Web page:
The Raw Feed series on this classic alternate history anthology series continues.
Raw Feed (1991): What Might Have Been, Volume 2: Alternate Heroes, eds. Gregory Benford and Martin H. Greenberg, 1990.
“A Sleep and a Forgetting”, Robert Silverberg — Anothery story by the very prolific Silverberg using his historical knowledge. Here Genghis Khan was captured as a young man by Byzantine traders and Christianized. Our staid linguist protagonist Joe decides to have some fun and launches on an historical power trip. Using relay satellites within Mercury’s orbit which send messages back in time, he inspires Khan to become a Christian conqueror against the approaching Moslems. The consequences are left to the reader’s imagination making this a peculiarly underdeveloped alternate history. Still, it was interesting.
“The Old Man and C”, Shelia Finch — An alternate history which presupposes Albert Einstein took up the violin instead of physics. (The title is a nice pun on the musical note (and the variable c in E=mc2.) Despite his success, he has the nagging impression (reinforced by the constant references to light in the story and Einstein’s fascination with it) that his life took a wrong turn, that he was destined for bigger things. At his life’s end, as atom bombs enter his world, as his physicist son tells him of the new theory of relativity, his mind wanders and he clearly grasps, intuitively, the new physics. A grim, depressing, poignant story that reminds us of the “dark waters of the soul” where sharks swim to steal our dreams and destiny.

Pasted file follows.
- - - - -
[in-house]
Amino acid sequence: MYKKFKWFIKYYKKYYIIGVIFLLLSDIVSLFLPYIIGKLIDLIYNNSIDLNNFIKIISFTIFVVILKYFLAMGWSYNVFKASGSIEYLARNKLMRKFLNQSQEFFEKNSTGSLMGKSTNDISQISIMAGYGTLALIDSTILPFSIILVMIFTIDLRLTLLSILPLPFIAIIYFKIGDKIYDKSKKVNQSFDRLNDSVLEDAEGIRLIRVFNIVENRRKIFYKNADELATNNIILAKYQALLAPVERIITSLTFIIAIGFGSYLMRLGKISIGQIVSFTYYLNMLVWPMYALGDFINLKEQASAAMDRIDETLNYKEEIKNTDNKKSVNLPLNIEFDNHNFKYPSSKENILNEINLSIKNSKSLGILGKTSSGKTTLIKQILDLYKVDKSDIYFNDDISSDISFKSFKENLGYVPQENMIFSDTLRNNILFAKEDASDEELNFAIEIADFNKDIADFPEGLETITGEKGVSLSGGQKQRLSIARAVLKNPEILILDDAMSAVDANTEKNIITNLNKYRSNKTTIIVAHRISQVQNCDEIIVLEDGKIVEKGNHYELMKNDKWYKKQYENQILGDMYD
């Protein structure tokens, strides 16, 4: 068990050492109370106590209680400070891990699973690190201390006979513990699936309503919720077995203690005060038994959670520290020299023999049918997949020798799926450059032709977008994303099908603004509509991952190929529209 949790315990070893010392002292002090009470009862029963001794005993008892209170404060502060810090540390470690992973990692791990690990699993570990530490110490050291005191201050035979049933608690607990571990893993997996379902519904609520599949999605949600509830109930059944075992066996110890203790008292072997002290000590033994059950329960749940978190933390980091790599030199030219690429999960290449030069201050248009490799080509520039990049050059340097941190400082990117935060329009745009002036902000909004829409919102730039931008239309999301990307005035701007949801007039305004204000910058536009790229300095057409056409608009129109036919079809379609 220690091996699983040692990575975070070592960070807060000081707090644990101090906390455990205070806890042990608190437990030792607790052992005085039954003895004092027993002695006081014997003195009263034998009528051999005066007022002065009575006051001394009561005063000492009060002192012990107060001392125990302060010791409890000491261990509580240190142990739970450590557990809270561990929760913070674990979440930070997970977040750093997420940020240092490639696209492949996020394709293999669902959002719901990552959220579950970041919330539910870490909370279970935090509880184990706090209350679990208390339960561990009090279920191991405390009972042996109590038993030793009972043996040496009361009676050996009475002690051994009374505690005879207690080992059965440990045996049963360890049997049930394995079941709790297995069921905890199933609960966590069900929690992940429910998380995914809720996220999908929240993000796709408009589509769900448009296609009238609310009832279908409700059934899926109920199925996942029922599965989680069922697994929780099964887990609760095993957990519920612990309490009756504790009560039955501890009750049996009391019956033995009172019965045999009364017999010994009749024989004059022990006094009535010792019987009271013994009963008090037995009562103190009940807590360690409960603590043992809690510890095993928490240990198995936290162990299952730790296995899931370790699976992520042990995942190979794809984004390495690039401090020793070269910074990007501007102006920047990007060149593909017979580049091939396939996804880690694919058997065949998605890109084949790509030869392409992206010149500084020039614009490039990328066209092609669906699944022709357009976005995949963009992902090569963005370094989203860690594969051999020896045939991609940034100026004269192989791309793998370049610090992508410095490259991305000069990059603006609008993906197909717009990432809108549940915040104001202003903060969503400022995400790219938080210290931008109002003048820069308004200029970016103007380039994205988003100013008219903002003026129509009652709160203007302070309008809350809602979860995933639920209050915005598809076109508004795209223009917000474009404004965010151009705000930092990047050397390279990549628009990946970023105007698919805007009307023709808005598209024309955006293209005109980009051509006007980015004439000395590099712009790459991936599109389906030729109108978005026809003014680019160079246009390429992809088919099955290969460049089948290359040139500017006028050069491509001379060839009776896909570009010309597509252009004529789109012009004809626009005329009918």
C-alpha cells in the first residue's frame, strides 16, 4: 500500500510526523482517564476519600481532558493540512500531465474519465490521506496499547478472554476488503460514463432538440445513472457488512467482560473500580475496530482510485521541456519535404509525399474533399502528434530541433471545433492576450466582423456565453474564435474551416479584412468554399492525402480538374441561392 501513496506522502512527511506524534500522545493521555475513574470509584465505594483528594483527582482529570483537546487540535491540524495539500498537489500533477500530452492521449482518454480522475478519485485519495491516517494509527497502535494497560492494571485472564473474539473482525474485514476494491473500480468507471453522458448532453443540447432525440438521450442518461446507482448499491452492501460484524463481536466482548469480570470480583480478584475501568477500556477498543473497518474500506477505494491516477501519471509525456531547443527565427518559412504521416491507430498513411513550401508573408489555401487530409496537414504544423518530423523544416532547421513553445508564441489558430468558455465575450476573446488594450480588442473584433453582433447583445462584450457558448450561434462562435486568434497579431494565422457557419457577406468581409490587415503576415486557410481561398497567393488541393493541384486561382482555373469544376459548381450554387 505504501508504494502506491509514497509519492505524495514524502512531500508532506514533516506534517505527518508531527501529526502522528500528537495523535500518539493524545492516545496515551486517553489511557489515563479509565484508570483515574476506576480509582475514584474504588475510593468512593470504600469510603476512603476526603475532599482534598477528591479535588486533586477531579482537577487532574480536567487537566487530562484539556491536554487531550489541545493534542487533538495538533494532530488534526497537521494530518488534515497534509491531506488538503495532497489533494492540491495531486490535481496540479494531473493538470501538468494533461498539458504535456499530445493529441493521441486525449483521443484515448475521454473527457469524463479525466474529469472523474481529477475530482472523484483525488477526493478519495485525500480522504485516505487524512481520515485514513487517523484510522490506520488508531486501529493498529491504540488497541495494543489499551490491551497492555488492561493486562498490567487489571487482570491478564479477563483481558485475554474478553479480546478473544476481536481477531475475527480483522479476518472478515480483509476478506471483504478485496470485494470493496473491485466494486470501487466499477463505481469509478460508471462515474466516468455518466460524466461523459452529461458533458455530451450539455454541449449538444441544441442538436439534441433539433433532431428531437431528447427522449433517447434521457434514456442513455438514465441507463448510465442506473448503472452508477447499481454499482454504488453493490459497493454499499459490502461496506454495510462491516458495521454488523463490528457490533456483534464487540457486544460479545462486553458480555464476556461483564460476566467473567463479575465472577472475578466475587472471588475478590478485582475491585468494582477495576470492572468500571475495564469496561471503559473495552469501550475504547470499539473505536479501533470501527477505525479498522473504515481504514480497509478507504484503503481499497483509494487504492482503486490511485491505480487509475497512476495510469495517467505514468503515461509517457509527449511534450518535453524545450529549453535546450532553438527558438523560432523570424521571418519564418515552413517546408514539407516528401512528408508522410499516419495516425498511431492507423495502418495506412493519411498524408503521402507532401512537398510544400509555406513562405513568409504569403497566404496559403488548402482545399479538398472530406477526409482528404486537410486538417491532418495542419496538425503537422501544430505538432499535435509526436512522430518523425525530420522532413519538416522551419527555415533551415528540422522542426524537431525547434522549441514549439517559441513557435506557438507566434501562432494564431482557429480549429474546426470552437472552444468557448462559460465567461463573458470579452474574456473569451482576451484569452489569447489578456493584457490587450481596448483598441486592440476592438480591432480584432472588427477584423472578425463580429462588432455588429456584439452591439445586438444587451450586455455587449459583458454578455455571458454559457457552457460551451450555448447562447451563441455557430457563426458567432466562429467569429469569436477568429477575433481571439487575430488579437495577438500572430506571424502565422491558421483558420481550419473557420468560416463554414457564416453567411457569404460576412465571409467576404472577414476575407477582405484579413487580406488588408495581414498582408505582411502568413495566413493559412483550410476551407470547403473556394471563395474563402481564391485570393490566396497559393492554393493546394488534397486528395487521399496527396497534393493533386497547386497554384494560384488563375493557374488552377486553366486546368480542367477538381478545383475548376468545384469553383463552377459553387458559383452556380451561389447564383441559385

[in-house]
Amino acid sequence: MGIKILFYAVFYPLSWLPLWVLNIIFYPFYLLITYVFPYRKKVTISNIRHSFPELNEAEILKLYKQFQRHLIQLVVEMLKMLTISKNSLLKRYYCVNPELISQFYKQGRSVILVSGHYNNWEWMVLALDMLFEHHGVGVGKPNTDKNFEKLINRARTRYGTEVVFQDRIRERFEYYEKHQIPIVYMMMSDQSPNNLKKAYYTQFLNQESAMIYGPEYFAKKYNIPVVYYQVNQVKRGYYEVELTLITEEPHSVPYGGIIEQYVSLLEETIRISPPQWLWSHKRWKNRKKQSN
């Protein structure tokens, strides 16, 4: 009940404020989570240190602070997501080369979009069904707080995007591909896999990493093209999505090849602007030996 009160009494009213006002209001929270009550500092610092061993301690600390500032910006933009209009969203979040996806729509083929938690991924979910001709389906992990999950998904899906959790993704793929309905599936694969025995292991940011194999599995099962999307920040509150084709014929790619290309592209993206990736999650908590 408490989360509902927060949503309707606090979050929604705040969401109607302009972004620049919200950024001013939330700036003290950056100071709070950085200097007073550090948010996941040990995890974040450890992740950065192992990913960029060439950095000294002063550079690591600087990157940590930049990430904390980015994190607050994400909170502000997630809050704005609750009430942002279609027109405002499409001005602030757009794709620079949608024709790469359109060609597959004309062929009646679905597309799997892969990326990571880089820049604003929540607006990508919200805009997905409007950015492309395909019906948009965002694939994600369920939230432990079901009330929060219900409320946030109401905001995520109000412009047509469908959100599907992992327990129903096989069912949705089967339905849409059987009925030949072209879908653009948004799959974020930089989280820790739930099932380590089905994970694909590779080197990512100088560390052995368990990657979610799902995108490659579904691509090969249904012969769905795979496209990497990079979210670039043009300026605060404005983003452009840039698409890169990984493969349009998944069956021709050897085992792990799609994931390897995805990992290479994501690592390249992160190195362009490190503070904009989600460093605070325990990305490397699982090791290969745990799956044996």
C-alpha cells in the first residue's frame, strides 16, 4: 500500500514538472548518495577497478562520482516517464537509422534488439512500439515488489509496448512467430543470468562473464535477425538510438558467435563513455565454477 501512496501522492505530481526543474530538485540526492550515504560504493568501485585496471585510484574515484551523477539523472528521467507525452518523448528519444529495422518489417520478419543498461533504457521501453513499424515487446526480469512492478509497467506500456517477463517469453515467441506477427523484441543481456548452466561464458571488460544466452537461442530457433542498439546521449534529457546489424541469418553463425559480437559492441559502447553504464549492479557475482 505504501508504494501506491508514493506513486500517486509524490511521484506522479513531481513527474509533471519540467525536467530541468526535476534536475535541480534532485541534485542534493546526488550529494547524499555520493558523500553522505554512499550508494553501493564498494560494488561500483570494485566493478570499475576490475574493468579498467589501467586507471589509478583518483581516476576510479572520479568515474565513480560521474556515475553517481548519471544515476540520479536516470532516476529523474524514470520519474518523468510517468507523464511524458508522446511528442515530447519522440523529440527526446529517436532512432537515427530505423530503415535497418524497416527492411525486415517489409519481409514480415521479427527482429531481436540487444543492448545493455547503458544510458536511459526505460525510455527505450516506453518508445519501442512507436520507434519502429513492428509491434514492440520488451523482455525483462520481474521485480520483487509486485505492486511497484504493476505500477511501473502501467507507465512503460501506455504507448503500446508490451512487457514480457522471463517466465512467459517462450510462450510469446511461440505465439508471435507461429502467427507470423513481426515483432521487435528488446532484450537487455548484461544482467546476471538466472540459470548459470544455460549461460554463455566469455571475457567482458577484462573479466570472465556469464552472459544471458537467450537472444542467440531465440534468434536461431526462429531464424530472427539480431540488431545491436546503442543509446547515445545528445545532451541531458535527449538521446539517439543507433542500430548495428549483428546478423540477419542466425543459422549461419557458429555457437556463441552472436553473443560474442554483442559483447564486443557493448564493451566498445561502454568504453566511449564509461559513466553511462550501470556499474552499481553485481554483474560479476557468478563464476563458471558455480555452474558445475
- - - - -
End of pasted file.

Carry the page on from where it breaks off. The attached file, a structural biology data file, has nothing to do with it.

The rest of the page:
“The Last Article”, Harry Turtledove — An elegant, simple story that makes a profound political point. Nazis invade India; Gandhi tries his passive resistance routine on them; he and his followers are shot. As Field Marshal Walther Model tells Gandhi, before the latter is executed, passive resistance only works in a regime ruled by conscience, capable of shame. A certain type of morality must be present, a certain concern for the oppressed must exist before passive resistance can work. In short, only societies that are already somewhat good can be reformed this way. The truly bad aren’t impressed. Continue reading